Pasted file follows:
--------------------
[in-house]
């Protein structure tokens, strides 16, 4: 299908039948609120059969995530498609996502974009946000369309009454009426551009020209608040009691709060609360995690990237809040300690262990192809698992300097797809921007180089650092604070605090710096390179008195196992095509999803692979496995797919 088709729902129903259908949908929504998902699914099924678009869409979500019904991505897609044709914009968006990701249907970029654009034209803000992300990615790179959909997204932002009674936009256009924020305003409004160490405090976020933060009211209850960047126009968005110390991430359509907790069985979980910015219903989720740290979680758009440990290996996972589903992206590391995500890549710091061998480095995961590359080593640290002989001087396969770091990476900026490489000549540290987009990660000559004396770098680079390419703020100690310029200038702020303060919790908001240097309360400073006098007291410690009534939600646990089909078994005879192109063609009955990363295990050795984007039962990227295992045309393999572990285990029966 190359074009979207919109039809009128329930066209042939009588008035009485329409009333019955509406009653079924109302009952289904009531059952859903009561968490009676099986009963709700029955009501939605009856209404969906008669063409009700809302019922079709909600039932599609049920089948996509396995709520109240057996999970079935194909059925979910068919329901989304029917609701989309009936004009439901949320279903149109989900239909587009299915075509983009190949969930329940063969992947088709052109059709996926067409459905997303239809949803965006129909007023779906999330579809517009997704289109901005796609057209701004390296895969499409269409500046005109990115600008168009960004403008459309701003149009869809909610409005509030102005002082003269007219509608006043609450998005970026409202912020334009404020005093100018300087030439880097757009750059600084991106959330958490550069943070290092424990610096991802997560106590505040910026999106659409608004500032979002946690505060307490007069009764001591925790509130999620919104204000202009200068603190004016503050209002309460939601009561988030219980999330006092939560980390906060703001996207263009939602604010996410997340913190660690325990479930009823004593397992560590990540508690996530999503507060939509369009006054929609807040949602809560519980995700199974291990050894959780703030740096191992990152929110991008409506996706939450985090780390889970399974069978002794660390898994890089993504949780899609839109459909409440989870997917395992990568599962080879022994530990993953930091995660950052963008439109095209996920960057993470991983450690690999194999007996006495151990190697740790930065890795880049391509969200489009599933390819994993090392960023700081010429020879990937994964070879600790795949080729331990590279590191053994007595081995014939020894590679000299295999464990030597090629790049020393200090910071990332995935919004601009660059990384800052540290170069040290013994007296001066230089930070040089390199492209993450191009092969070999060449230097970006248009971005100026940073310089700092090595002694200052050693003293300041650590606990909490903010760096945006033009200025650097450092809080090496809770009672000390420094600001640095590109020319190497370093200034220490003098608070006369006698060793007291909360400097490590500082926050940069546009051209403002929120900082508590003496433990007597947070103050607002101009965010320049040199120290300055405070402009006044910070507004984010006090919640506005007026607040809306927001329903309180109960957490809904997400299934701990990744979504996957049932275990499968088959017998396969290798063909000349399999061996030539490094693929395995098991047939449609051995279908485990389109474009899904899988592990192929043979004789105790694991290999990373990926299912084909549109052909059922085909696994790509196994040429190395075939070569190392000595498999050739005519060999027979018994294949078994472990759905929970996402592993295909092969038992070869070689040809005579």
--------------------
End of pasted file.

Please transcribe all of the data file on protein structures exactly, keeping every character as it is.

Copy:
[in-house]
């Protein structure tokens, strides 16, 4: 299908039948609120059969995530498609996502974009946000369309009454009426551009020209608040009691709060609360995690990237809040300690262990192809698992300097797809921007180089650092604070605090710096390179008195196992095509999803692979496995797919 088709729902129903259908949908929504998902699914099924678009869409979500019904991505897609044709914009968006990701249907970029654009034209803000992300990615790179959909997204932002009674936009256009924020305003409004160490405090976020933060009211209850960047126009968005110390991430359509907790069985979980910015219903989720740290979680758009440990290996996972589903992206590391995500890549710091061998480095995961590359080593640290002989001087396969770091990476900026490489000549540290987009990660000559004396770098680079390419703020100690310029200038702020303060919790908001240097309360400073006098007291410690009534939600646990089909078994005879192109063609009955990363295990050795984007039962990227295992045309393999572990285990029966 190359074009979207919109039809009128329930066209042939009588008035009485329409009333019955509406009653079924109302009952289904009531059952859903009561968490009676099986009963709700029955009501939605009856209404969906008669063409009700809302019922079709909600039932599609049920089948996509396995709520109240057996999970079935194909059925979910068919329901989304029917609701989309009936004009439901949320279903149109989900239909587009299915075509983009190949969930329940063969992947088709052109059709996926067409459905997303239809949803965006129909007023779906999330579809517009997704289109901005796609057209701004390296895969499409269409500046005109990115600008168009960004403008459309701003149009869809909610409005509030102005002082003269007219509608006043609450998005970026409202912020334009404020005093100018300087030439880097757009750059600084991106959330958490550069943070290092424990610096991802997560106590505040910026999106659409608004500032979002946690505060307490007069009764001591925790509130999620919104204000202009200068603190004016503050209002309460939601009561988030219980999330006092939560980390906060703001996207263009939602604010996410997340913190660690325990479930009823004593397992560590990540508690996530999503507060939509369009006054929609807040949602809560519980995700199974291990050894959780703030740096191992990152929110991008409506996706939450985090780390889970399974069978002794660390898994890089993504949780899609839109459909409440989870997917395992990568599962080879022994530990993953930091995660950052963008439109095209996920960057993470991983450690690999194999007996006495151990190697740790930065890795880049391509969200489009599933390819994993090392960023700081010429020879990937994964070879600790795949080729331990590279590191053994007595081995014939020894590679000299295999464990030597090629790049020393200090910071990332995935919004601009660059990384800052540290170069040290013994007296001066230089930070040089390199492209993450191009092969070999060449230097970006248009971005100026940073310089700092090595002694200052050693003293300041650590606990909490903010760096945006033009200025650097450092809080090496809770009672000390420094600001640095590109020319190497370093200034220490003098608070006369006698060793007291909360400097490590500082926050940069546009051209403002929120900082508590003496433990007597947070103050607002101009965010320049040199120290300055405070402009006044910070507004984010006090919640506005007026607040809306927001329903309180109960957490809904997400299934701990990744979504996957049932275990499968088959017998396969290798063909000349399999061996030539490094693929395995098991047939449609051995279908485990389109474009899904899988592990192929043979004789105790694991290999990373990926299912084909549109052909059922085909696994790509196994040429190395075939070569190392000595498999050739005519060999027979018994294949078994472990759905929970996402592993295909092969038992070869070689040809005579």